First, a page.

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Crop Rotation


Farmers don’t grow the same crop on the same field year after year. They rotate the crops they grow on each field. This is a good farming practice called ‘crop rotation’.

Crop rotation helps reduce the risk of pests. A different crop is planted every year on the same field. Farmers plant a different crop so if a pest or disease likes a certain crop, it will not be on the same field the next year.

This photo is broken into three sections – one with a canola crop, another with a wheat crop, and another with a pulse crop. There is an image of illustrated rotating arrows in the middle of the crops.

Crop rotation is when farmers switch the type of crop that is grown in each field from year to year.

Crop rotation helps the farmer manage pests because certain diseases and insects only like certain crops. For example, clubroot is a disease that affects only canola. By only seeding canola on the same field every 3 years, the clubroot disease cannot get too strong.

Roots of a canola plant have growths on them from the clubroot disease.

Clubroot is shown on the roots of this canola plant.

Crop rotation is also helpful for farmers to manage the nutrients in the field. Different crops have different nutrient needs. For example, peas are a pulse crop and can get nitrogen from the air so the farmer doesn’t need to add any nitrogen fertilizer.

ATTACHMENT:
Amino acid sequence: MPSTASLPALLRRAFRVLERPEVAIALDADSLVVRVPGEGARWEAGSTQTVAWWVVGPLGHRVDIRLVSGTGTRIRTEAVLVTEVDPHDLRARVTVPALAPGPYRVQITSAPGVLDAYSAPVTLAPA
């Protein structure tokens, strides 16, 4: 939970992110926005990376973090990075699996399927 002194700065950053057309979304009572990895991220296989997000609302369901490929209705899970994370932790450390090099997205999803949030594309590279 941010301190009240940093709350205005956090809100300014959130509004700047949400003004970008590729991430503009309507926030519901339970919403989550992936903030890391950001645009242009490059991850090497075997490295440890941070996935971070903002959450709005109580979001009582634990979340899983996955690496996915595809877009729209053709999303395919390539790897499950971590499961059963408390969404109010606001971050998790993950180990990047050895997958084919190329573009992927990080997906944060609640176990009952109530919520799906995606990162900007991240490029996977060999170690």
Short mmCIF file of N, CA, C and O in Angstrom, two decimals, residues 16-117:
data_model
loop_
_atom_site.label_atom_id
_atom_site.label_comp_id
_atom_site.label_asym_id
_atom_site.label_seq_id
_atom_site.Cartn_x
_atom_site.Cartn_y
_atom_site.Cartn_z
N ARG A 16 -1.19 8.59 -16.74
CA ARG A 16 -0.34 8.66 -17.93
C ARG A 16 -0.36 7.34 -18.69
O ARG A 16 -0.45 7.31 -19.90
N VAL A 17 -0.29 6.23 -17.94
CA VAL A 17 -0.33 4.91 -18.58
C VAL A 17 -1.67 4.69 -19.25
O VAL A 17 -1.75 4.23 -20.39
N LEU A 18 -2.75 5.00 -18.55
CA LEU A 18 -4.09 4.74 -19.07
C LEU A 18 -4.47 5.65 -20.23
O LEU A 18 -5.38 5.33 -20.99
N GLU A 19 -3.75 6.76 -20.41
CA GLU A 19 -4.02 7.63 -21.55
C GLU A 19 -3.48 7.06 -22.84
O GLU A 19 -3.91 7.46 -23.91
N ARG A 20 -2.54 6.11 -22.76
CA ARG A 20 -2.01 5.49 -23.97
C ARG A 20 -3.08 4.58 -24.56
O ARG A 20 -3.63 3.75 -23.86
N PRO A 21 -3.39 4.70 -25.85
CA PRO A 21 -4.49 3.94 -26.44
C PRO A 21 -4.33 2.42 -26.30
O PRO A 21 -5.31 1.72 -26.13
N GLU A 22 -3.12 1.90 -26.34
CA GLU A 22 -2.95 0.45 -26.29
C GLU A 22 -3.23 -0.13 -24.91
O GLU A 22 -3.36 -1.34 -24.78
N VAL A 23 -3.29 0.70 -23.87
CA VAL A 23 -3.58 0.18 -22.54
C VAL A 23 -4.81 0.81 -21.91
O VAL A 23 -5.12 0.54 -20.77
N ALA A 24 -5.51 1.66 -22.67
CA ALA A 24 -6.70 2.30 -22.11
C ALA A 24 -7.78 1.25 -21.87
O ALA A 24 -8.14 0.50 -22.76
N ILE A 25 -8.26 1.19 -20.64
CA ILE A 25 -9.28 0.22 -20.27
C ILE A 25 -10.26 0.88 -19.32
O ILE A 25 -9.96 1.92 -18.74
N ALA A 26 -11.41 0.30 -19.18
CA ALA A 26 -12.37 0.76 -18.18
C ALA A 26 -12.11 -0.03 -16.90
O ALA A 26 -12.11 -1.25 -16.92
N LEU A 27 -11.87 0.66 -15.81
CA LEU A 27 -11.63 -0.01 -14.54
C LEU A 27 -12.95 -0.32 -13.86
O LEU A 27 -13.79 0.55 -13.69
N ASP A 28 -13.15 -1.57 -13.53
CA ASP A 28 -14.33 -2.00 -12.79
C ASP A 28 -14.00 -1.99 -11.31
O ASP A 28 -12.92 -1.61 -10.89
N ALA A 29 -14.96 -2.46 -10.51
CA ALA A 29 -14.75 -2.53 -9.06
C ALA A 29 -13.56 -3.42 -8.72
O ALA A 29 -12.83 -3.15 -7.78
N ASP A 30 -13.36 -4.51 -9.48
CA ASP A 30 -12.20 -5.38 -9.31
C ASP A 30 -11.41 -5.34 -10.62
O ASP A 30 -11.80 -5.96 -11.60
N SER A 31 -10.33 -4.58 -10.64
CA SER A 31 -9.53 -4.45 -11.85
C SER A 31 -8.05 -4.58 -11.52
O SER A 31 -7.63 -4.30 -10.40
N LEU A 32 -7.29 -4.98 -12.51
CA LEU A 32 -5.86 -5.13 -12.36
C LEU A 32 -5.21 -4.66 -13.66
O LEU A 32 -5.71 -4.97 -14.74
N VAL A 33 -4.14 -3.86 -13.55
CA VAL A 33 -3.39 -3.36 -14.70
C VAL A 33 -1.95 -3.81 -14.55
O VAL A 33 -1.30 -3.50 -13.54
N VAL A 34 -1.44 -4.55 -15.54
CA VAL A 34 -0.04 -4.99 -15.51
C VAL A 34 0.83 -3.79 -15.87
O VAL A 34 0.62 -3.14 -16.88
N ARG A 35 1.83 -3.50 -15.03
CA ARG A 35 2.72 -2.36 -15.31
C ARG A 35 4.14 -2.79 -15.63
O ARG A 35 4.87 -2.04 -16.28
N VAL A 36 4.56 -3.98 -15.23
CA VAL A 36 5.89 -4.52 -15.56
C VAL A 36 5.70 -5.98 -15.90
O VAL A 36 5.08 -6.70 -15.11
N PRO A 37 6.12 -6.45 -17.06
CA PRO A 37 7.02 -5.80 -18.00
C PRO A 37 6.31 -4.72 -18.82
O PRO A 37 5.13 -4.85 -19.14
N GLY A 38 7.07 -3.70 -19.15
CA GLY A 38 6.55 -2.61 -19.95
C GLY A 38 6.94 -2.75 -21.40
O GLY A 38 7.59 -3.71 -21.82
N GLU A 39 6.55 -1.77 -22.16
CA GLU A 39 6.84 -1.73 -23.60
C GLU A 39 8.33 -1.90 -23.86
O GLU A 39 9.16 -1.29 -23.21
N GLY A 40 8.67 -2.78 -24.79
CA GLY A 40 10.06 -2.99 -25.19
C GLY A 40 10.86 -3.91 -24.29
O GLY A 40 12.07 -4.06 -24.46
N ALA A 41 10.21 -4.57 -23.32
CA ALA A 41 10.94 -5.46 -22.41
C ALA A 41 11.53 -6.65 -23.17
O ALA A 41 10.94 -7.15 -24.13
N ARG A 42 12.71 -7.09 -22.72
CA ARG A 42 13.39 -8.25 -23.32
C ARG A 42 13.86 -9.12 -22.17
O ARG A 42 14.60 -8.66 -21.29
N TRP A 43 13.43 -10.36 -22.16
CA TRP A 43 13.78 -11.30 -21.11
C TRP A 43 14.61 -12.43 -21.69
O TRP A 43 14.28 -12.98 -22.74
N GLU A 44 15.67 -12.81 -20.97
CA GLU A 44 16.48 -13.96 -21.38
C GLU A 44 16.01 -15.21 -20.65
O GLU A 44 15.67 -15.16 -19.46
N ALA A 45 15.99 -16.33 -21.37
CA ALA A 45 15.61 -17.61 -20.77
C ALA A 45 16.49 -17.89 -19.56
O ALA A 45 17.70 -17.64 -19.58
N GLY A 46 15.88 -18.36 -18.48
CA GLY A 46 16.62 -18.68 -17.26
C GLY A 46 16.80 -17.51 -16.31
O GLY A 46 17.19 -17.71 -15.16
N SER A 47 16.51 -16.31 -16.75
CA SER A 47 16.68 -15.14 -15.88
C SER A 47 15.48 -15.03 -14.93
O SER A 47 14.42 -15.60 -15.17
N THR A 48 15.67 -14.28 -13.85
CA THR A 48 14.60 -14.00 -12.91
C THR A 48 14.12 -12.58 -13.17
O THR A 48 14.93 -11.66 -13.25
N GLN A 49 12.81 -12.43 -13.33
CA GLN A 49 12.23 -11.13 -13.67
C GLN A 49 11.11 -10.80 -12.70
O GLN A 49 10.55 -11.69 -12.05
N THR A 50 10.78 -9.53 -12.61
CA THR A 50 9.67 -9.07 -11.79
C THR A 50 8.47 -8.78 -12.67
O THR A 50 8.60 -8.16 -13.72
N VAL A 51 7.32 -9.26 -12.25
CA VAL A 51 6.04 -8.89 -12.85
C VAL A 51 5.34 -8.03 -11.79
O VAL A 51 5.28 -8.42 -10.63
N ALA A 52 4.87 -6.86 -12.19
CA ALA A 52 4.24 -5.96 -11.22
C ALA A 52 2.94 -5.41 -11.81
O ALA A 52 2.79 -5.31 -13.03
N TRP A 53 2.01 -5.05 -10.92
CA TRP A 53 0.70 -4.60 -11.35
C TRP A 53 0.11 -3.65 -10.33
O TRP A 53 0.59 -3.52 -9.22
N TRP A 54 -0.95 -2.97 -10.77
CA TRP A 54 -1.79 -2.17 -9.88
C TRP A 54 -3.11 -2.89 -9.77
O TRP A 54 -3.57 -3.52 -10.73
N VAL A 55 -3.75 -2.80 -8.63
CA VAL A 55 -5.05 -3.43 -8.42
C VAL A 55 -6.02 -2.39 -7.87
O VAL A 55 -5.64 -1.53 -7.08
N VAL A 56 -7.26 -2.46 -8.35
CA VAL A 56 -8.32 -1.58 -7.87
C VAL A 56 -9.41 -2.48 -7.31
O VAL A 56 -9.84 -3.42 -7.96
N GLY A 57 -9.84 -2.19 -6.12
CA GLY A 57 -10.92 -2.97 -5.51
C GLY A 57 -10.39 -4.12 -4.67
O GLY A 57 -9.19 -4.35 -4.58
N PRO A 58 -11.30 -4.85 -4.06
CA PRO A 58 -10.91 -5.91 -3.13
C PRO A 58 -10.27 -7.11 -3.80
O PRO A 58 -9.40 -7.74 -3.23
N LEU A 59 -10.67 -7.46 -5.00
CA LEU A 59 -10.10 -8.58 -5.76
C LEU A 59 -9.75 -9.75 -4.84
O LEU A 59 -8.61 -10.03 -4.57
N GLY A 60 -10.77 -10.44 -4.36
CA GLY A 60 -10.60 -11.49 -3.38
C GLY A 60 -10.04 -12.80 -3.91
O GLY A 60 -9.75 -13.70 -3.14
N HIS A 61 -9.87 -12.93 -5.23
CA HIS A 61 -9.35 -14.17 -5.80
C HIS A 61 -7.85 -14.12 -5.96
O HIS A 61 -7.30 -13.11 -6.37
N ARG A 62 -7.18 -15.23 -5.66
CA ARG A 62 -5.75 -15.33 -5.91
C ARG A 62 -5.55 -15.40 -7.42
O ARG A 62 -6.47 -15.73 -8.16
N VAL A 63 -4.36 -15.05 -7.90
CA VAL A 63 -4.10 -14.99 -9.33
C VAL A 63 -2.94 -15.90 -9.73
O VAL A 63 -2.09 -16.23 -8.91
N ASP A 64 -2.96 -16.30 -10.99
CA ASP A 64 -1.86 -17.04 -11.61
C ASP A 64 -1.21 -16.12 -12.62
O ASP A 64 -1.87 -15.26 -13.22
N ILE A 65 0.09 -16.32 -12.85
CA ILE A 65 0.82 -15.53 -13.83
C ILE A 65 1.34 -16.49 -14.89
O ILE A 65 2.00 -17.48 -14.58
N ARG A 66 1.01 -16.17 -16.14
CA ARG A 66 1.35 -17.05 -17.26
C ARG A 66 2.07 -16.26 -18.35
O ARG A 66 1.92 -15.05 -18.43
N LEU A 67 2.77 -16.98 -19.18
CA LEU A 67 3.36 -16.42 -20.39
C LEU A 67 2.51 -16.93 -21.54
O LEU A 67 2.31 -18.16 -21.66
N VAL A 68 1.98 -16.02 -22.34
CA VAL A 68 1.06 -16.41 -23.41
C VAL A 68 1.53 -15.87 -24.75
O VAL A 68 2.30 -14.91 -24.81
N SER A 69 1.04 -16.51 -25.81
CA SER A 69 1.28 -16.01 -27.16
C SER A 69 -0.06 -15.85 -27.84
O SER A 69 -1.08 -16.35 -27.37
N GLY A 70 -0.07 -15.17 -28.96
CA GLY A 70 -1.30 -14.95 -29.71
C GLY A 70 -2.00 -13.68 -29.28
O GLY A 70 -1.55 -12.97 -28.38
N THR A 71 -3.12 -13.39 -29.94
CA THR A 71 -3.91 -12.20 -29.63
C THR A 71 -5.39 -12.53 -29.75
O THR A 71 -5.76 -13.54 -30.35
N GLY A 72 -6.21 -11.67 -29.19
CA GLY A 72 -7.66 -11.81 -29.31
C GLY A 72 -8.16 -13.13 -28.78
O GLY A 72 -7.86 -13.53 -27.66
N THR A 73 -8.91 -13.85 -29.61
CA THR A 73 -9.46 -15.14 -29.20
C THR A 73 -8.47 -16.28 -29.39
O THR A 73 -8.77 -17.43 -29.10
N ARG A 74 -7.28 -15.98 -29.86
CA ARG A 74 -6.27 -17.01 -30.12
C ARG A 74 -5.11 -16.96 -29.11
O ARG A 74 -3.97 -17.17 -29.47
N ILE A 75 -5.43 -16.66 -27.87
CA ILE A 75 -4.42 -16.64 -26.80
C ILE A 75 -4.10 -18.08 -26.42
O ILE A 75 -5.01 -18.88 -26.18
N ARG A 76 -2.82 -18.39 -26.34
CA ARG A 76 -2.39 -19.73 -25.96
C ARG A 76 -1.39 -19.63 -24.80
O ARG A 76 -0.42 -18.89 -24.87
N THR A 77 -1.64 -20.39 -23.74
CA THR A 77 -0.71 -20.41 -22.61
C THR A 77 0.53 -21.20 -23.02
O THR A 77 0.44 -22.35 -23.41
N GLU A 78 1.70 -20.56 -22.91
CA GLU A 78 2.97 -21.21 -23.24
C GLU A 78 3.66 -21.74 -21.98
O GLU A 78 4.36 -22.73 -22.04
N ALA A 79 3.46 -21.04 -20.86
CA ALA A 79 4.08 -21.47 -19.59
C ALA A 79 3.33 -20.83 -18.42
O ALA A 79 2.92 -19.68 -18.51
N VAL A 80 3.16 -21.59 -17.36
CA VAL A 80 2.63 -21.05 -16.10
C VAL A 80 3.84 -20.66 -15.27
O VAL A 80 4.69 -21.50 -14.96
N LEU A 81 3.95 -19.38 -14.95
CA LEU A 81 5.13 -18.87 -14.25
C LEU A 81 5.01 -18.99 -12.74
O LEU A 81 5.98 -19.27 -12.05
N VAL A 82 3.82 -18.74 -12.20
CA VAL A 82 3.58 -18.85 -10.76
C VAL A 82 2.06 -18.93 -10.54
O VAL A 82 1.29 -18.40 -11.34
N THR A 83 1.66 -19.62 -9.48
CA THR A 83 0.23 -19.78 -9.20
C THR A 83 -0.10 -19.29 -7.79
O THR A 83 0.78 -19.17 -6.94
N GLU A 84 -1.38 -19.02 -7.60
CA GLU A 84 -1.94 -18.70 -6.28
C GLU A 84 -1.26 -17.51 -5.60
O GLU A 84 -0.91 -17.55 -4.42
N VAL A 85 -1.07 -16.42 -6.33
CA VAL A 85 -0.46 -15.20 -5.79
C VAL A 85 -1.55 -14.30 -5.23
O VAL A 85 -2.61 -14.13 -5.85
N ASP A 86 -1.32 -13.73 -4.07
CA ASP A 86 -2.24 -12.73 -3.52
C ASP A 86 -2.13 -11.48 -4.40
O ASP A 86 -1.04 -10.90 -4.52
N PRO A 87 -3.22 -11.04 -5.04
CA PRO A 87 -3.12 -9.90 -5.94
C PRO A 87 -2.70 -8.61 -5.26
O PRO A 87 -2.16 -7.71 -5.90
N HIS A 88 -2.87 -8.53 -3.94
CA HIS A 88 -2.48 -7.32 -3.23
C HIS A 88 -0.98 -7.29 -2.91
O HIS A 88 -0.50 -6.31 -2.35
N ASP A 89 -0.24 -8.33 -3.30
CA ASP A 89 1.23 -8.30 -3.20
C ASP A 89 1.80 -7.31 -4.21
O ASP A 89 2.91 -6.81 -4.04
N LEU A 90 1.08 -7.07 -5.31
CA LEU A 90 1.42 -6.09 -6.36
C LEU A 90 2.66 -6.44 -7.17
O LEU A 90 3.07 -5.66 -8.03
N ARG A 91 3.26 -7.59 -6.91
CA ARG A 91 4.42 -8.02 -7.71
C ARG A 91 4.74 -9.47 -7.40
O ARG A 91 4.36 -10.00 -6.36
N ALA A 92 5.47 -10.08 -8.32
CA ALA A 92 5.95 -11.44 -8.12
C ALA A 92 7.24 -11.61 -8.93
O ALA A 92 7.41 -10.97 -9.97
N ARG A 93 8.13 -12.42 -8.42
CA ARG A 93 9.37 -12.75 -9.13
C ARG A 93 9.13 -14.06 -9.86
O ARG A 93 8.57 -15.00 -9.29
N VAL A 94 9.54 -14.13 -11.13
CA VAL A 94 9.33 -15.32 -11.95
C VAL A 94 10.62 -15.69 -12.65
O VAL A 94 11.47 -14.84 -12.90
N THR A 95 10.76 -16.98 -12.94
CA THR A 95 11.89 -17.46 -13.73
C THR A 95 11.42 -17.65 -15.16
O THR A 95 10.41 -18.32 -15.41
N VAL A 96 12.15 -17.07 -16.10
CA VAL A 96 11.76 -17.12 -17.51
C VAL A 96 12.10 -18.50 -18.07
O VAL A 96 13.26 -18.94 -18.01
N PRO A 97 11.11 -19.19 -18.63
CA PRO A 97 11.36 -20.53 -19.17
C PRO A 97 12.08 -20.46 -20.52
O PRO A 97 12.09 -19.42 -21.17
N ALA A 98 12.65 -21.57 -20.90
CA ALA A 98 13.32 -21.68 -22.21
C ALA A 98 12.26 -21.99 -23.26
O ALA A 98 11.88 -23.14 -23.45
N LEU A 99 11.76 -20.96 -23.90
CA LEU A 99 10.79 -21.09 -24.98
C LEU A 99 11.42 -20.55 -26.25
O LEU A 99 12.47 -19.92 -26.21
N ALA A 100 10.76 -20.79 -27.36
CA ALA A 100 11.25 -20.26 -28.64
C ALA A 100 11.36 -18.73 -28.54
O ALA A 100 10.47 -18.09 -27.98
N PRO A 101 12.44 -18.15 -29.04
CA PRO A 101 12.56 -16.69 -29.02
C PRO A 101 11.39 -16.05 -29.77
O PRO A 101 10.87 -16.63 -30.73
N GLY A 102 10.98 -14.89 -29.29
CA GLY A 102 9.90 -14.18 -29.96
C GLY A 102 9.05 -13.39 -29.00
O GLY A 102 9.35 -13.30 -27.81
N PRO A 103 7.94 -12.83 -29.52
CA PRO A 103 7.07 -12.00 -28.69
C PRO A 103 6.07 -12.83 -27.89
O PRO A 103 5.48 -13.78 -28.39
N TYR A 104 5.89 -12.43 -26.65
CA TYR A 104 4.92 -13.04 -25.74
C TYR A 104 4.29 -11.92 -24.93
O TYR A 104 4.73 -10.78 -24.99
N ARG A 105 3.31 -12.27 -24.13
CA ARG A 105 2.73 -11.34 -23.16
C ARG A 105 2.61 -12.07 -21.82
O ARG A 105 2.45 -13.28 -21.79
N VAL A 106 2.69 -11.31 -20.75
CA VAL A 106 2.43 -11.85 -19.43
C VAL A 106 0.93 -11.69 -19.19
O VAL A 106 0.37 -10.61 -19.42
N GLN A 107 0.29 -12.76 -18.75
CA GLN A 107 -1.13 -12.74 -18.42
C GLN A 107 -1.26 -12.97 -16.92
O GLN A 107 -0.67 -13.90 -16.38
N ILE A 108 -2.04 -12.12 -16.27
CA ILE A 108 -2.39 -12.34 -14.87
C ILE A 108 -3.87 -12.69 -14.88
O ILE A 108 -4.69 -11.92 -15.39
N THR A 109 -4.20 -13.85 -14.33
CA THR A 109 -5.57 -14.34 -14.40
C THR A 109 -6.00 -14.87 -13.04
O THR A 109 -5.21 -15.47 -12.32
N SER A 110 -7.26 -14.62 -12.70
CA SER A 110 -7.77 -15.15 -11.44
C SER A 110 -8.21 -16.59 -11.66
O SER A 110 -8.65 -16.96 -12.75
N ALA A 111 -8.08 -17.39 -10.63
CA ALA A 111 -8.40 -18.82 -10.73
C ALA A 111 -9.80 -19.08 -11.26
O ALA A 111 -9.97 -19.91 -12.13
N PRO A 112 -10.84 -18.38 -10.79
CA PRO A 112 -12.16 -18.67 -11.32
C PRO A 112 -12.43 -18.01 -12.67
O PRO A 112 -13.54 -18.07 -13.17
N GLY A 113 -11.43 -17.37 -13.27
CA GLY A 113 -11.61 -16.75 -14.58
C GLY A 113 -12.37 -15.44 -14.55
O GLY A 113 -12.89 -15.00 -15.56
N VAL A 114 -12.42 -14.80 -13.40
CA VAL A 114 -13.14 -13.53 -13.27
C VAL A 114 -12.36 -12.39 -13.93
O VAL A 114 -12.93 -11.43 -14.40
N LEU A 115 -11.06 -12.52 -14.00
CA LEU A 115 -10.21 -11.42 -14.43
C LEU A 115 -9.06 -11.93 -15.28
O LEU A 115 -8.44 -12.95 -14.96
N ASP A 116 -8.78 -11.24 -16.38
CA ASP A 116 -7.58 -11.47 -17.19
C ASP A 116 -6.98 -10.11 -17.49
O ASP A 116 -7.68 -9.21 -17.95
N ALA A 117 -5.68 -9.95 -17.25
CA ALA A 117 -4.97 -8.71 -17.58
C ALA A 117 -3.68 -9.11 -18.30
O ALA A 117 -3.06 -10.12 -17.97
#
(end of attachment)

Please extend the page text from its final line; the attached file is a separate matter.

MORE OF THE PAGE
There are three different illustrated groups – cereal crops, pulse crops, and oilseeds crops with an arrow between each image to portray rotating crops.

Farmers could rotate from a cereal crop, to an oilseeds crop, to a pulse crop.

An example of crop rotation would be:





Year 1




Illustrated versions of barley, oats, and wheat are standing next to each other.

A cereal crop such as wheat, barley, or oats can be grown. Cereals are often grown after pulse crops. 


Year 3

Illustrated versions of lentils, chickpeas, and peas are standing next to each other.

A pulse crop such as peas, lentils, or chickpeas. These add nitrogen into the soil.





Year 2




Illustrated versions of canola, flax, mustard, camelina, and sunflowers are standing next to each other.

An oilseeds crop such as canola, mustard, flax, or sunflowers.


Crop rotation is important for the health of crops.